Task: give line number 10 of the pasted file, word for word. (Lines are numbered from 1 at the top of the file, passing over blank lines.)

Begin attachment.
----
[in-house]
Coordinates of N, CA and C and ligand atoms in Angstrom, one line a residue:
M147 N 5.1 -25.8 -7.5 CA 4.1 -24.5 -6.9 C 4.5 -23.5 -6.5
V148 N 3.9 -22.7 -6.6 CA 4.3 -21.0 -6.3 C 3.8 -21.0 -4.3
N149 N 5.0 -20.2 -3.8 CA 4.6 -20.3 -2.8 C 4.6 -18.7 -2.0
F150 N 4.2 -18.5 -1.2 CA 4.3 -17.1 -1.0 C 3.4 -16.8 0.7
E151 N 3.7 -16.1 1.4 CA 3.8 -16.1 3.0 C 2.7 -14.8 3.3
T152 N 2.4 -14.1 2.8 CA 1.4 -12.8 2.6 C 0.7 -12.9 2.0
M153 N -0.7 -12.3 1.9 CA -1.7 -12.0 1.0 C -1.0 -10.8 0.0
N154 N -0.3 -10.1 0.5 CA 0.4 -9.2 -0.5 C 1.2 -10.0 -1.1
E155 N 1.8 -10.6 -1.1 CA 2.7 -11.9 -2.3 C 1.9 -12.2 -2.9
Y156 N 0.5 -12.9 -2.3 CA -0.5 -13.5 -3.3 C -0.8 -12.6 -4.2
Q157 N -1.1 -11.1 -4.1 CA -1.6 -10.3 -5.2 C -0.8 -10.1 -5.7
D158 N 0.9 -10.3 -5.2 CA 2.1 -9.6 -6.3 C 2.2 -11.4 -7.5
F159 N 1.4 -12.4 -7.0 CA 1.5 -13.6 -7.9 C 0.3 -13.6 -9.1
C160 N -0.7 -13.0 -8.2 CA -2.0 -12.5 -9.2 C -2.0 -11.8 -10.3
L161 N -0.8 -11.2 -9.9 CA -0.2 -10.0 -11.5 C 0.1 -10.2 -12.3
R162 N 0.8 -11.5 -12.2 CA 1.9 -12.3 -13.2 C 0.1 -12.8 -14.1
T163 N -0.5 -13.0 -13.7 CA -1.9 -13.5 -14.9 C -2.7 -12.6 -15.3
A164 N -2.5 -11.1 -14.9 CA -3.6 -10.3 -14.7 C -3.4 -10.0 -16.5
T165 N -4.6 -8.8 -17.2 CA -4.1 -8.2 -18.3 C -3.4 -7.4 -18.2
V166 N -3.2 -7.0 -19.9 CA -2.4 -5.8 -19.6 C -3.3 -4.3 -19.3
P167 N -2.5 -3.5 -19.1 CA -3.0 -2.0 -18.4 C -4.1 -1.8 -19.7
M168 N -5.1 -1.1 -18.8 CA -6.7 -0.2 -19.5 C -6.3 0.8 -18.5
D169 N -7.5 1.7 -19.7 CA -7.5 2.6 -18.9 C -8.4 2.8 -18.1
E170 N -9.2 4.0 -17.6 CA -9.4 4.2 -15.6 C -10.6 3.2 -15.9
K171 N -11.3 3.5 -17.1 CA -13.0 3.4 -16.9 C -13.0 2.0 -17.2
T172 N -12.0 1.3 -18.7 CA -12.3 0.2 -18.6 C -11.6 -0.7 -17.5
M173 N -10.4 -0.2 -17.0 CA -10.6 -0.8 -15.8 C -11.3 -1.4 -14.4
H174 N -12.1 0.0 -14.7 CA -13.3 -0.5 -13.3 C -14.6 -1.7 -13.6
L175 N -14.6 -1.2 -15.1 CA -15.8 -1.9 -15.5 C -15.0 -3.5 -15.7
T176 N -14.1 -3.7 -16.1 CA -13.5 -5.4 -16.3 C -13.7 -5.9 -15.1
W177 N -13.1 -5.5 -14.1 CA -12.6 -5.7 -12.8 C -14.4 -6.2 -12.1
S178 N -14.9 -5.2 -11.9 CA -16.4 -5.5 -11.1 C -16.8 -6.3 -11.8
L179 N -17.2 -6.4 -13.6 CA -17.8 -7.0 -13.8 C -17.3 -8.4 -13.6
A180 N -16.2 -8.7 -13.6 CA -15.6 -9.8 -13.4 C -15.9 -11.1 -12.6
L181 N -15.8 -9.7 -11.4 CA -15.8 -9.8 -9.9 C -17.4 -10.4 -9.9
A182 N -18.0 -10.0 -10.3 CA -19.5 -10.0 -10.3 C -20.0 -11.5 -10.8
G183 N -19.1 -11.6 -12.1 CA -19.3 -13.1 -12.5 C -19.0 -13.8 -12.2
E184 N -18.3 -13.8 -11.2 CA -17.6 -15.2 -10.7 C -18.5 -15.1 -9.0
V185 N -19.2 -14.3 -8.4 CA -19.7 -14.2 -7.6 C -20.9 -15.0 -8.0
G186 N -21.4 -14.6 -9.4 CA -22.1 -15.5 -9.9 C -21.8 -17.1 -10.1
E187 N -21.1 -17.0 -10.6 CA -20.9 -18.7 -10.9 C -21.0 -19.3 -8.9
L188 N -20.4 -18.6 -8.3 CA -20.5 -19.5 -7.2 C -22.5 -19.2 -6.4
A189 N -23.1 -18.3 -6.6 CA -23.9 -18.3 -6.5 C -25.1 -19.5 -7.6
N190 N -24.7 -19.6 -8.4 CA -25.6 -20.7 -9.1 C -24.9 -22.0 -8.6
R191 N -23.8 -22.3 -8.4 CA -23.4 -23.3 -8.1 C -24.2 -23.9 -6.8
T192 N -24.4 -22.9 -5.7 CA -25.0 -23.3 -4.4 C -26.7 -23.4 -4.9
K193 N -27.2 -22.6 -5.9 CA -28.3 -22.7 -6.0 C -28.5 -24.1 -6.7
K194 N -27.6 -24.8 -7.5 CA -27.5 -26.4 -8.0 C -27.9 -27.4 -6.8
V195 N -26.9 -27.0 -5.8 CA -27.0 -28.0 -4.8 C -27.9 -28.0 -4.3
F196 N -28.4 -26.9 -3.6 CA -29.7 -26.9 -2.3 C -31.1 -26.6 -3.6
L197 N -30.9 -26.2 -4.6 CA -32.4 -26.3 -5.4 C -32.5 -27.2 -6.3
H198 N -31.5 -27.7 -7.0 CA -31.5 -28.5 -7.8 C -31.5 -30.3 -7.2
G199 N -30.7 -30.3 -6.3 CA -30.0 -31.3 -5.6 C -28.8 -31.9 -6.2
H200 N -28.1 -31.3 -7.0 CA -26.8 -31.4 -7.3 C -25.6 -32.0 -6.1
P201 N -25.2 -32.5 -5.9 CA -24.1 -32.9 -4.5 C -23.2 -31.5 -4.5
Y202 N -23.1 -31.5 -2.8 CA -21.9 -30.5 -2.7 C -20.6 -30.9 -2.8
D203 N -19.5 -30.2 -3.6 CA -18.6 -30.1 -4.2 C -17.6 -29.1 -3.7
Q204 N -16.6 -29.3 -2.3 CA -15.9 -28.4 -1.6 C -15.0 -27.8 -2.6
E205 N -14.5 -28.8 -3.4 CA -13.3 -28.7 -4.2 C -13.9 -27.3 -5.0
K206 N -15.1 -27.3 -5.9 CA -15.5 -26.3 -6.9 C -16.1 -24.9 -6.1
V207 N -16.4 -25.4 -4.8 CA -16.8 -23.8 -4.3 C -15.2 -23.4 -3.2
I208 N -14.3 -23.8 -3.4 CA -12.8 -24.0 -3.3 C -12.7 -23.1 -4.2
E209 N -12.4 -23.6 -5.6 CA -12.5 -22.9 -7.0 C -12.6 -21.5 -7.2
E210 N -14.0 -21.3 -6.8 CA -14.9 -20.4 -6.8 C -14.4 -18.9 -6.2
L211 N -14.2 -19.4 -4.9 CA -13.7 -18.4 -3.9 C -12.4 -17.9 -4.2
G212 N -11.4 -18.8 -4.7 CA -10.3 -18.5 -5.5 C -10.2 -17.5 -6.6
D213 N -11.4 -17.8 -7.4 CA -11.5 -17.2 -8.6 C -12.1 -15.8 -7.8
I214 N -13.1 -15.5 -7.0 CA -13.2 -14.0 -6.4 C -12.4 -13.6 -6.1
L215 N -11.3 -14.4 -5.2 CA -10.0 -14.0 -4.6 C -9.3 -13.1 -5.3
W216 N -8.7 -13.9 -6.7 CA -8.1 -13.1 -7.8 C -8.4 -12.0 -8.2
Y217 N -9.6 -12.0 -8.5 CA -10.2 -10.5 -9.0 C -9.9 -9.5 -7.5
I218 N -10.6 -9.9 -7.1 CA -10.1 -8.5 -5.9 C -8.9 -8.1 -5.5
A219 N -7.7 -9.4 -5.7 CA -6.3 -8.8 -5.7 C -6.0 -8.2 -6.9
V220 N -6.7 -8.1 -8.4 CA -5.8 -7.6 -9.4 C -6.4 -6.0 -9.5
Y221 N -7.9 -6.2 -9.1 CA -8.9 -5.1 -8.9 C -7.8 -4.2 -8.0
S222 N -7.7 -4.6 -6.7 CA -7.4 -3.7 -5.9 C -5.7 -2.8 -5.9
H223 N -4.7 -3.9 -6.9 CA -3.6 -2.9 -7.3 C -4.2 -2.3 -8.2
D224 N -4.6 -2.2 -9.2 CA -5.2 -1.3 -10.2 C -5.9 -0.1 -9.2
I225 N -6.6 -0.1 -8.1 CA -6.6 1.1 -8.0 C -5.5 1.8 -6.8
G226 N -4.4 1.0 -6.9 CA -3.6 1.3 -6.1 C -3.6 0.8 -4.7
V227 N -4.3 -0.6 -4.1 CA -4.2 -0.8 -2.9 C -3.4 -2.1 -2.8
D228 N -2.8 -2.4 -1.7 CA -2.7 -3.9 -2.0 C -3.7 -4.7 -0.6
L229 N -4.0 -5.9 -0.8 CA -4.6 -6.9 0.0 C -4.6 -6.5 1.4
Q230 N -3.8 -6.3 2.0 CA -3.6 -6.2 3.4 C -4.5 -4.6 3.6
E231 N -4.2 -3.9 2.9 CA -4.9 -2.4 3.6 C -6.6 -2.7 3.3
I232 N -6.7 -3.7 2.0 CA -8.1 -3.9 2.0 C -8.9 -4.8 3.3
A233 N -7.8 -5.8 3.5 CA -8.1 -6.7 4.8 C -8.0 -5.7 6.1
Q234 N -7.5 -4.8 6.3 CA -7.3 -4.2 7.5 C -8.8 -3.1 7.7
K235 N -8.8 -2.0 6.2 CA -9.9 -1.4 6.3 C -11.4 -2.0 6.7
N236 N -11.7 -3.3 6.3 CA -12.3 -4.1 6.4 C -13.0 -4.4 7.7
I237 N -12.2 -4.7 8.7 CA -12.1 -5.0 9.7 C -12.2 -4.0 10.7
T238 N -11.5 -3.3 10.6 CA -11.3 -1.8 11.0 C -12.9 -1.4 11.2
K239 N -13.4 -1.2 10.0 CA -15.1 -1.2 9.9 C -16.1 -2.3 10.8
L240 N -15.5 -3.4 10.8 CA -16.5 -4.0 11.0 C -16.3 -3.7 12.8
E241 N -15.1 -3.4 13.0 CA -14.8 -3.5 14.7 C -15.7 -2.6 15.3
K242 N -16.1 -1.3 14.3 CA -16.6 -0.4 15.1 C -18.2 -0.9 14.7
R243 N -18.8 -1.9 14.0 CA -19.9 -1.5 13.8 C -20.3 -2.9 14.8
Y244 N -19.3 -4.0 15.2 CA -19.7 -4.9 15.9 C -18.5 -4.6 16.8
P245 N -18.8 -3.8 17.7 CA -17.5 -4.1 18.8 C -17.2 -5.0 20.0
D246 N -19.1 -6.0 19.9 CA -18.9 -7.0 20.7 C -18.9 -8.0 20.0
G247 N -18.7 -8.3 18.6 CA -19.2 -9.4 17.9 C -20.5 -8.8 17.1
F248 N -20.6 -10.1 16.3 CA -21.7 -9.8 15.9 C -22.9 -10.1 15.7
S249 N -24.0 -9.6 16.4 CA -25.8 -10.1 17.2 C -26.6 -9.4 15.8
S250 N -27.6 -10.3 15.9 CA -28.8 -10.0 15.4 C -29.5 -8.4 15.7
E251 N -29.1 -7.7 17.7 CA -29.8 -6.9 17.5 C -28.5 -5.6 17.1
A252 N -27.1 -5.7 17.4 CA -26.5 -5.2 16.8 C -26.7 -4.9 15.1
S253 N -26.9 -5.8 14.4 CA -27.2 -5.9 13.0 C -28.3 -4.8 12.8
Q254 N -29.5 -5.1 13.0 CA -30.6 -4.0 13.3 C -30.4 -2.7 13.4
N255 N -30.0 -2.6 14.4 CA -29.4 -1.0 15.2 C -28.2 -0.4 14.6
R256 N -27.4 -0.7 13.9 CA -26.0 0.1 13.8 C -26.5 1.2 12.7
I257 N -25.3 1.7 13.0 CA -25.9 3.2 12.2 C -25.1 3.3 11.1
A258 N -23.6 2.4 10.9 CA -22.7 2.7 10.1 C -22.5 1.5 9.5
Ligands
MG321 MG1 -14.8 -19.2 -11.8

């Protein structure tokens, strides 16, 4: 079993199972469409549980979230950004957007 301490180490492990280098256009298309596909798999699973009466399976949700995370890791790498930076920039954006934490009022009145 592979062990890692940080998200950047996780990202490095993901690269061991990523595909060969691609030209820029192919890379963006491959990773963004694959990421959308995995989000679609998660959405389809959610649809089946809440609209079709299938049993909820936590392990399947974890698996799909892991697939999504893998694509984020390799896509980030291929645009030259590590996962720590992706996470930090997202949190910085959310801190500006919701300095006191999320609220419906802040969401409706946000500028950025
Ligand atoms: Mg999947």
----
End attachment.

N154 N -0.3 -10.1 0.5 CA 0.4 -9.2 -0.5 C 1.2 -10.0 -1.1